For double-label immunofluorescence staining, 5-μm-thick frozen sections of the placenta were used. These were fixed with 4% paraformaldehyde, permeabilized with 0.25% Triton X-100, and incubated with 5% BSA in PBS for 30 min at room temperature. Tissue sections were incubated with anti-GPBB (ab61036; 1:25; rabbit polyclonal; Abcam, Cambridge, MA) and cytokeratin-7 (M7018; 1:1,000; mouse monoclonal, Dako, Carpinteria, CA) in 1% BSA in PBS for 1 hour. Thereafter, the sections were incubated using Alexa Fluor® 488 donkey anti-rabbit IgG (A21206) and Alexa Fluor® 594 donkey anti-mouse IgG (A21203) as secondary antibodies in 1% BSA for 30 min and mounted in ProLong Gold antifade reagent with DAPI (Invitrogen, Carlsbad, CA). The stained sections were evaluated with a Leica TCS SP5 spectral confocal system (Leica Microsystems, Wetzlar, Germany).
Statistical analysis was performed using SPSS version 15.0 (SPSS Inc., Chicago, IL). For continuous variables, after distributions were determined for normality using Kolmogorov-Smirnov tests, the Kruskal-Wallis analysis of variance was used with the Mann-Whitney U test or one-way ANOVA with post-hoc analysis. For categorical variables, proportions were compared using the χ2 test or Fisher’s exact test. For related variables, the Friedman test and the Wilcoxon signed rank test were performed to examine the change in maternal GPBB concentrations throughout gestation. Medians and ranges or interquartiles were calculated for continuous variables and frequencies and percentages were reported for categorical variables. Analysis of covariance and logistic regression analysis were conducted for comparison of maternal GPBB concentrations to adjust for maternal age, racial disparity, parity, baby gender, and gestational age at blood sampling. All P values are 2-sided, and a value of less than 0.05 is considered statistically significant.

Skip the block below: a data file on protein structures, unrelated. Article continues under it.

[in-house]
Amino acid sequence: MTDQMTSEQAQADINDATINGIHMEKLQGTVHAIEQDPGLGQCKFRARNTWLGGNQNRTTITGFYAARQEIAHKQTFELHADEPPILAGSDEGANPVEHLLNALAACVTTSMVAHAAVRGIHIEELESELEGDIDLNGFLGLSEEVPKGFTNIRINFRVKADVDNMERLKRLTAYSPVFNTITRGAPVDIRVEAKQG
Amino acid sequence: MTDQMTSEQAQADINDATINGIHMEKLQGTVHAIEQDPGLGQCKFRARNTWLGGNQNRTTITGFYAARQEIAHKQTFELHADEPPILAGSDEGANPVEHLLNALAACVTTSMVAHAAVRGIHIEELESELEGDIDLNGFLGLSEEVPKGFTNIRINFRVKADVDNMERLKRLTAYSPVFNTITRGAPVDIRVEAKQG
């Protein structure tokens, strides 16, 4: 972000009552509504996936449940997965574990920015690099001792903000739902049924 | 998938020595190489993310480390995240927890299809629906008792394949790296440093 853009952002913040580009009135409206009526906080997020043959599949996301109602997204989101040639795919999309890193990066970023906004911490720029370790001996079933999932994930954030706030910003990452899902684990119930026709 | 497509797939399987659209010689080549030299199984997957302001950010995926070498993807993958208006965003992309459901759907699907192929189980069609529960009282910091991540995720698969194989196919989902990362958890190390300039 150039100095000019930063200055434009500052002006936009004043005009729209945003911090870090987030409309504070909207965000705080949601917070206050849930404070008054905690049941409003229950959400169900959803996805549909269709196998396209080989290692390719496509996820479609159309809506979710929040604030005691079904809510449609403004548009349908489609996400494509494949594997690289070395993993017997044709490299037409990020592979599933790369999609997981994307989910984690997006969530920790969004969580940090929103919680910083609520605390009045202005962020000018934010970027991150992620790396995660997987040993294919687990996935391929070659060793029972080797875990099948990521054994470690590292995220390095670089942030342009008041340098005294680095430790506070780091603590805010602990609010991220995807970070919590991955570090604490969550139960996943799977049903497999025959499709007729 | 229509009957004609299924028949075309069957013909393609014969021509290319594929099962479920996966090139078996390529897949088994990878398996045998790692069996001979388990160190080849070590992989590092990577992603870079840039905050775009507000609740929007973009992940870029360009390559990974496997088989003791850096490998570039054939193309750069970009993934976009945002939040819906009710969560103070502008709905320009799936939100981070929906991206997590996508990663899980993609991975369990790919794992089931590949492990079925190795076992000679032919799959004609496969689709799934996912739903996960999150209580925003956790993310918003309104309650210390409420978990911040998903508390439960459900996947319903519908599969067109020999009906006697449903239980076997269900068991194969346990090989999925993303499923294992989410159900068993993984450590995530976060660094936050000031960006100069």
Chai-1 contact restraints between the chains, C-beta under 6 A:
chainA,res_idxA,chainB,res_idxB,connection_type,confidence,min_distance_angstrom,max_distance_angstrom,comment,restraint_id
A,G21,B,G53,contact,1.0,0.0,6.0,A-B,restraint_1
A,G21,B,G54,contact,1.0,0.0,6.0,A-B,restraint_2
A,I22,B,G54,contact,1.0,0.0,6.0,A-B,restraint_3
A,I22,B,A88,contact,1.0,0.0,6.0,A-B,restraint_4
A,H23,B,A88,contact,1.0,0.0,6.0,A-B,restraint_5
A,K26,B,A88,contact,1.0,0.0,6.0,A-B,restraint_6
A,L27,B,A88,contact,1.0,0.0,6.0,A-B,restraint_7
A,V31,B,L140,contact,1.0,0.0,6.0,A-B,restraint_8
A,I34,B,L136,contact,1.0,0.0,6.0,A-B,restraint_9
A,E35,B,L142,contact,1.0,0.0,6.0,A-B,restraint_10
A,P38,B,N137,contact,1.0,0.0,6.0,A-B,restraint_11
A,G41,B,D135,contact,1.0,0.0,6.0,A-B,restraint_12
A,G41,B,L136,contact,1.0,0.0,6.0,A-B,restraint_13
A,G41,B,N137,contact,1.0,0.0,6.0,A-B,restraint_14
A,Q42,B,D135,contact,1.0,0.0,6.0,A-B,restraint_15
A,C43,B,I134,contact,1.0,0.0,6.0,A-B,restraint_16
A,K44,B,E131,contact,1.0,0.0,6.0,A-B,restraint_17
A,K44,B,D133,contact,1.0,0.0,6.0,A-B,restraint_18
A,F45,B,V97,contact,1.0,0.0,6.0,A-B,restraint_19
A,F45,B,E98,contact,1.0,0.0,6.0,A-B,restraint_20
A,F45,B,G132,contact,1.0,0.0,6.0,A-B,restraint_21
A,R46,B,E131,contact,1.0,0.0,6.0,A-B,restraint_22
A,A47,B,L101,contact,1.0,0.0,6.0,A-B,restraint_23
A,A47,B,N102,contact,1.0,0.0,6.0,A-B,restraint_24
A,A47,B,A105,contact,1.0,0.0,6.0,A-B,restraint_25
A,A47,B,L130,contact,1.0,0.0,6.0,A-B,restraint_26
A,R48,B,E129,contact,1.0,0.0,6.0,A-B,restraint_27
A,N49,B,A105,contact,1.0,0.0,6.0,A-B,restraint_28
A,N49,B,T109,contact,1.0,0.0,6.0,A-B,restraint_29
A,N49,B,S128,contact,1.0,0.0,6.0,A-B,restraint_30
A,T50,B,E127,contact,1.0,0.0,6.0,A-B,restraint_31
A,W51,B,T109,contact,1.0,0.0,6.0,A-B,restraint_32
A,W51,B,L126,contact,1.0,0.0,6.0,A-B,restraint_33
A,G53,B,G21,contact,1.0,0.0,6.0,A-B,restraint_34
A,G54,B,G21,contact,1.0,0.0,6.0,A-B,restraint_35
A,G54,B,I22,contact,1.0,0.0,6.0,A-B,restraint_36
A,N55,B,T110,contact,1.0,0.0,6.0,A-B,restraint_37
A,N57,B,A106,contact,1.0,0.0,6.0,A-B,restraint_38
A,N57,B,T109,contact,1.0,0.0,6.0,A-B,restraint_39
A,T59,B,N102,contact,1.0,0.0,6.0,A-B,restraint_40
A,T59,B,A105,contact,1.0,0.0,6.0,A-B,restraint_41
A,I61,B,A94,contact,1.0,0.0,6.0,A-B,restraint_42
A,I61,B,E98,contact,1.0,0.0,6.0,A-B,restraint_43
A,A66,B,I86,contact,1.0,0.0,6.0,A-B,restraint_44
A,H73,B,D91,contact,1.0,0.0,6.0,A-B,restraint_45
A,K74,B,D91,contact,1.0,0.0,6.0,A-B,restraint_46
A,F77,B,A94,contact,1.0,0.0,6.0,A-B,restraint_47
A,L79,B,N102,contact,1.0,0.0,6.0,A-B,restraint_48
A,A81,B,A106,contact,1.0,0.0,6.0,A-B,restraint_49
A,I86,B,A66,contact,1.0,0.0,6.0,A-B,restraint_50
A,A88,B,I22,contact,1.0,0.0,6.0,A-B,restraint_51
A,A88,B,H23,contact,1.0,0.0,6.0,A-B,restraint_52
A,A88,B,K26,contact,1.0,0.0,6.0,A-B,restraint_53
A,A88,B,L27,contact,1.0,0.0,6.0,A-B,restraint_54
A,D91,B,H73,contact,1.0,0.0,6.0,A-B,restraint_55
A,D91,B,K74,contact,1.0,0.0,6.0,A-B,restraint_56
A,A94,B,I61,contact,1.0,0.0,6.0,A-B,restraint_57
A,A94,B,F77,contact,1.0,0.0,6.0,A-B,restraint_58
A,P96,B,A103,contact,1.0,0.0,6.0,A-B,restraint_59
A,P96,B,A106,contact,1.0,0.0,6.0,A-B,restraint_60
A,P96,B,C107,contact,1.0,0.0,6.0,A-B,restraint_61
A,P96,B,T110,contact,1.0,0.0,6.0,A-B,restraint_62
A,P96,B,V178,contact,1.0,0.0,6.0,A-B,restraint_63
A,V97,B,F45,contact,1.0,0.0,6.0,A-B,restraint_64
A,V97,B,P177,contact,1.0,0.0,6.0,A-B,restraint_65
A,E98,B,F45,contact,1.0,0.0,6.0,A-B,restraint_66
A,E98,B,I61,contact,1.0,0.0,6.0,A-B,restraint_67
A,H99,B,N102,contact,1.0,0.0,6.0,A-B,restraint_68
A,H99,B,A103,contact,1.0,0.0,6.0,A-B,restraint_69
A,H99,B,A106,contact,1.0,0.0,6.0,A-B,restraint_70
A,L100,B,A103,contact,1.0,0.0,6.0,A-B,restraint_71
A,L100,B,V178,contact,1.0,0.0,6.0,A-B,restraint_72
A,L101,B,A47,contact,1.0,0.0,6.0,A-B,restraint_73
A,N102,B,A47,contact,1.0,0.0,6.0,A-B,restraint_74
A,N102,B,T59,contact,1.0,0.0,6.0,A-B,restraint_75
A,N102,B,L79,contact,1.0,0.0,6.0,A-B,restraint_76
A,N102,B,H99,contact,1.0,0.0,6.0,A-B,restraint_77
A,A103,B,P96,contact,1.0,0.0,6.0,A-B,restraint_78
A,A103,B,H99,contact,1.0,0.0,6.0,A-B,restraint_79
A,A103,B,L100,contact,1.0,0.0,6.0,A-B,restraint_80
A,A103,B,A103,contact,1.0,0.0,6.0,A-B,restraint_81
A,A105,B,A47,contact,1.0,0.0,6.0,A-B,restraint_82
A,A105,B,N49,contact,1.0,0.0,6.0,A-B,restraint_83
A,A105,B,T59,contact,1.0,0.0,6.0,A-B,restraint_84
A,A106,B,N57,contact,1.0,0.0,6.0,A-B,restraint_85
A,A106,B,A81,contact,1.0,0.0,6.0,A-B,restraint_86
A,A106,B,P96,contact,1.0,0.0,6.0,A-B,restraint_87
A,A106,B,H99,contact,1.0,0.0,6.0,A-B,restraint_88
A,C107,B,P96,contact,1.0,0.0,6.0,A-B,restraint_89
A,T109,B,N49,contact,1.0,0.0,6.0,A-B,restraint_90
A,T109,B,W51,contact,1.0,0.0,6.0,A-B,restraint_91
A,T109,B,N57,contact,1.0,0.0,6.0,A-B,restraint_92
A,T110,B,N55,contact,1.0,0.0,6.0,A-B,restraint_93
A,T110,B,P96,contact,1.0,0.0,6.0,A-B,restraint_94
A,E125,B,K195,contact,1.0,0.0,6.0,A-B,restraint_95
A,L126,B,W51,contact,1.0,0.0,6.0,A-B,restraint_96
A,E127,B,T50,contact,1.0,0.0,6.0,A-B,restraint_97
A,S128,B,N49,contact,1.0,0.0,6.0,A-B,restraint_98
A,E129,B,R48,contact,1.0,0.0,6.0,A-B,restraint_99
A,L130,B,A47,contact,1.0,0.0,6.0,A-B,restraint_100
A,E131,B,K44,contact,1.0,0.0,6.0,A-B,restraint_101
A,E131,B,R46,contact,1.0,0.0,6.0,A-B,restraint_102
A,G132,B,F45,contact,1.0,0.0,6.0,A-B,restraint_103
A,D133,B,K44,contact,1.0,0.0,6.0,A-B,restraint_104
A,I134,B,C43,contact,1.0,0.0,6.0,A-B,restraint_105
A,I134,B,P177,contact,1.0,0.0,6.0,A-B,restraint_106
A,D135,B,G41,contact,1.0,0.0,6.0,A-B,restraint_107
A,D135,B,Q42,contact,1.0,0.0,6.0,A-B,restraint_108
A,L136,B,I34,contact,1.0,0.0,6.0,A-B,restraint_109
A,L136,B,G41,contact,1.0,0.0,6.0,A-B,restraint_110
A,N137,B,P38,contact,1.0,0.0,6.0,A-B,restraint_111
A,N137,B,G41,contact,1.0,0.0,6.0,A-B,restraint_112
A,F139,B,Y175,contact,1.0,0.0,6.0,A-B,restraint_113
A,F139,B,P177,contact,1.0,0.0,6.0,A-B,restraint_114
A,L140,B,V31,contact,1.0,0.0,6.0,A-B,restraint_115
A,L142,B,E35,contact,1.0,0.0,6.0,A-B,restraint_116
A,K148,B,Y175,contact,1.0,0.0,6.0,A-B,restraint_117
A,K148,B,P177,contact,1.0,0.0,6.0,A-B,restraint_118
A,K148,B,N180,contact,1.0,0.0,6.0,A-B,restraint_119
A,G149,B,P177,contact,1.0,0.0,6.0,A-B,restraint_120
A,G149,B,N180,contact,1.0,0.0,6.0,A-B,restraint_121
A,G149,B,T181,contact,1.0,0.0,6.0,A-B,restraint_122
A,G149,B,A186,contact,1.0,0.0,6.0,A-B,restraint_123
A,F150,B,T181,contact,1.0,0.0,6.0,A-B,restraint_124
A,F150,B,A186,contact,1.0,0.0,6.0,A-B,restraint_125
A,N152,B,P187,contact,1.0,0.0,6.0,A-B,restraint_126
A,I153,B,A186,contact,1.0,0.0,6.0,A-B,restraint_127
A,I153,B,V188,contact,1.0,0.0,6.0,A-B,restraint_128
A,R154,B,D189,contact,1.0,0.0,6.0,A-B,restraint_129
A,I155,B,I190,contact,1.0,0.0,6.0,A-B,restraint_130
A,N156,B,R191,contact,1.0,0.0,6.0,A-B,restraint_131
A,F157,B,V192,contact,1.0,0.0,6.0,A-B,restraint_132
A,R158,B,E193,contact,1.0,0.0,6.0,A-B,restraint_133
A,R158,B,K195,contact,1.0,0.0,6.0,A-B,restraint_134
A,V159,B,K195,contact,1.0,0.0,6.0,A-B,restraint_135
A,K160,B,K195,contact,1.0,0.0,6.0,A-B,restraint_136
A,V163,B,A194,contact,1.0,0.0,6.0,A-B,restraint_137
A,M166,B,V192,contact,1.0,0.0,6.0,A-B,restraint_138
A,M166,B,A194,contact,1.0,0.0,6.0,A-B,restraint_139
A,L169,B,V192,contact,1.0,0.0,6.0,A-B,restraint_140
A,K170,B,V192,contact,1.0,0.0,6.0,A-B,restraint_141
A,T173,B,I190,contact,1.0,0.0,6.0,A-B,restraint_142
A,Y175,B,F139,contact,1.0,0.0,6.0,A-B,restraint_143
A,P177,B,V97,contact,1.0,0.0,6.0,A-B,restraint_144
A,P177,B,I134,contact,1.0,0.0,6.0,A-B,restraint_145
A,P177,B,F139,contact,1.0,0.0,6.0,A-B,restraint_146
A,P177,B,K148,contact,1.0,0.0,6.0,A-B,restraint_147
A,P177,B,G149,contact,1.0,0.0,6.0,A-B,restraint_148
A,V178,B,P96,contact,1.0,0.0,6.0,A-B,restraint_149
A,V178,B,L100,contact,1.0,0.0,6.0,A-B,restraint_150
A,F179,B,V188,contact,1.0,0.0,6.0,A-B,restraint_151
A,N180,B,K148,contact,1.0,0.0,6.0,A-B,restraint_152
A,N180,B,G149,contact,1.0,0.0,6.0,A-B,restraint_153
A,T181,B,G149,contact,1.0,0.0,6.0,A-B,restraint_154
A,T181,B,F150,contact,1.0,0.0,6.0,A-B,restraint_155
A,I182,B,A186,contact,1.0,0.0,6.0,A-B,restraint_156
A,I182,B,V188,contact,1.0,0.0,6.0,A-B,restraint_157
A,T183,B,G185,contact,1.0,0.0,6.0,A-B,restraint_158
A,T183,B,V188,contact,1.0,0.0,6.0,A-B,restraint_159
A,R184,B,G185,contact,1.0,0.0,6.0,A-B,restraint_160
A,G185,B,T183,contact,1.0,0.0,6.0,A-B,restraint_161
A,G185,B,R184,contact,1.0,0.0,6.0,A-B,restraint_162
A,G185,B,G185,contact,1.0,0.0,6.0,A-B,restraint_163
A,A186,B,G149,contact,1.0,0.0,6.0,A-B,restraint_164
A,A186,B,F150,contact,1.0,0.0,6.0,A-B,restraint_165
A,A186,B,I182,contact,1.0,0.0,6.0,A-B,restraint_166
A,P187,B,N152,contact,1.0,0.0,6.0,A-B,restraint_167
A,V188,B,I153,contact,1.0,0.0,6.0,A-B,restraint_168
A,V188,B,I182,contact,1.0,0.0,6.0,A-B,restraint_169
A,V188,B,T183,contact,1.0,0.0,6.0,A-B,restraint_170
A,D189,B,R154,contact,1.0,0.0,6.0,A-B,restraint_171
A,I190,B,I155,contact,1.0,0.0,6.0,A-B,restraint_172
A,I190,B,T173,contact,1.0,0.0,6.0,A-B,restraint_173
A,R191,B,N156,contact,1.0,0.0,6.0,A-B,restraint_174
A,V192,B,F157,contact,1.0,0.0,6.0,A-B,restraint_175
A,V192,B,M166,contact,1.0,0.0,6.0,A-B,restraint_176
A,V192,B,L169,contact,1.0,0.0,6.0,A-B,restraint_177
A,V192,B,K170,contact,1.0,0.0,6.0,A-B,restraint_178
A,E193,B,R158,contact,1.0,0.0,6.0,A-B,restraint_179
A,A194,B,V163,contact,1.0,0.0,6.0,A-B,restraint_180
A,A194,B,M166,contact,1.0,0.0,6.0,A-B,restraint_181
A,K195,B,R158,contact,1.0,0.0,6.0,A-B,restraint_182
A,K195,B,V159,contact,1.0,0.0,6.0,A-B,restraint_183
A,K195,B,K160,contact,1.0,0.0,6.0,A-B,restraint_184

The analysis of plasma GPBB concentration in this study (Table 1 and Table 2) included 396 women. Table 1 shows the demographics and clinical characteristics of the study groups of non-pregnant women and pregnant women with normal term delivery. Maternal age, racial distribution, and parity were different between non-pregnant women and pregnant women with normal term delivery (P<0.01, for each). Pregnant women with normal term delivery included (1) 32 cases whose blood samples were drawn serially for the longitudinal analysis, (2) 65 cases presenting with term in labor, (3) 25 cases presenting with term no labor, and (4) 29 normal term delivery cases whose blood samples were collected before 37 weeks of gestation as preterm controls for preterm preeclampsia patients. Table 2 illustrates the demographics and clinical characteristics of the study populations including cases with preeclampsia or SGA neonates and their gestational age-matched controls both in term and preterm gestations. There were significant differences in parity, gestational age at blood sampling, gestational age at delivery, baby gender, the rates of SGA neonates, and Cesarean delivery among groups both in term and preterm gestations (P<0.05, for each).